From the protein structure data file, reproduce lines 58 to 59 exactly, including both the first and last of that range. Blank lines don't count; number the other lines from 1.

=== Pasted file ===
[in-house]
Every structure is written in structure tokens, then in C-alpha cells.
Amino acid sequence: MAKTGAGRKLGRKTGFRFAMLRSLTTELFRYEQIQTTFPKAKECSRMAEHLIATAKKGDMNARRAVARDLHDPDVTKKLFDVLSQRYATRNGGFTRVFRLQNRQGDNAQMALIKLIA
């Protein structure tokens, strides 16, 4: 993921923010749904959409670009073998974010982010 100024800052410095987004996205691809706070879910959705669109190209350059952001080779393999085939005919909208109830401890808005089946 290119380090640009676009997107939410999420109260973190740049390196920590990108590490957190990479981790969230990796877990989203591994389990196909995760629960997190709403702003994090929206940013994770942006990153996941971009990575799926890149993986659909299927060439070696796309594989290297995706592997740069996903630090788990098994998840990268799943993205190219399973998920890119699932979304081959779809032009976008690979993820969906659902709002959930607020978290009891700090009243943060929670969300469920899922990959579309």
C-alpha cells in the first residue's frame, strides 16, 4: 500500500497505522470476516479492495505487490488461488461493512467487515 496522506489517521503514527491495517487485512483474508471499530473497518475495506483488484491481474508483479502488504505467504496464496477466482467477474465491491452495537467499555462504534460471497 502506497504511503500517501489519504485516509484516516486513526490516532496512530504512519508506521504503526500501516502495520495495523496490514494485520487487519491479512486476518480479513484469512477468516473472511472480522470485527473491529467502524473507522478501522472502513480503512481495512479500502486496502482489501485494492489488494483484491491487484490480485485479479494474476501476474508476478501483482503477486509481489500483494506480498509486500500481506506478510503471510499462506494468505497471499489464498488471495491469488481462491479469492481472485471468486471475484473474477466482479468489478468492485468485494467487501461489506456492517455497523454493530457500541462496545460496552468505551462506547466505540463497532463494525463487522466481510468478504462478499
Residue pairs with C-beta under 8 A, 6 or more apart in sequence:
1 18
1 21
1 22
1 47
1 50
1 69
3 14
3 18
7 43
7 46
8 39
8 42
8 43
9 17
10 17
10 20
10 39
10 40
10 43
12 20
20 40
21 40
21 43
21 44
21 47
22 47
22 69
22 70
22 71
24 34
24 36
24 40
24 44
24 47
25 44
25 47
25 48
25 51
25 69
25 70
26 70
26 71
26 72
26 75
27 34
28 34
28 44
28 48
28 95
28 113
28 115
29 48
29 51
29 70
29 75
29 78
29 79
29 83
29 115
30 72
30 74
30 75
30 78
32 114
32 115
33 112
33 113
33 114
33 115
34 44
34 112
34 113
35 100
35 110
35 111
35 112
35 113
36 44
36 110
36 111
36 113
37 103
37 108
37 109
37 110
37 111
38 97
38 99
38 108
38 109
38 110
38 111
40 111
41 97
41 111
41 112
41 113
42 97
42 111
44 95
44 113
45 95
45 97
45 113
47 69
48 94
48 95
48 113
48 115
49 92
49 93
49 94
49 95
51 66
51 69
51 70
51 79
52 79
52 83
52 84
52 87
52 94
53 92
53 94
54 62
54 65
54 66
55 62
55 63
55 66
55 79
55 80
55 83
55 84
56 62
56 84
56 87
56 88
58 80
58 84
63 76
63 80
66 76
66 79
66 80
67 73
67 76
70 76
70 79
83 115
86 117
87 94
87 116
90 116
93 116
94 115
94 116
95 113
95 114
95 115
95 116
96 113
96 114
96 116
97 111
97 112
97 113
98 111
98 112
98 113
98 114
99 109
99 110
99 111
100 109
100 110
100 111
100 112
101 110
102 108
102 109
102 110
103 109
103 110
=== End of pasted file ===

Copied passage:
29 48
29 51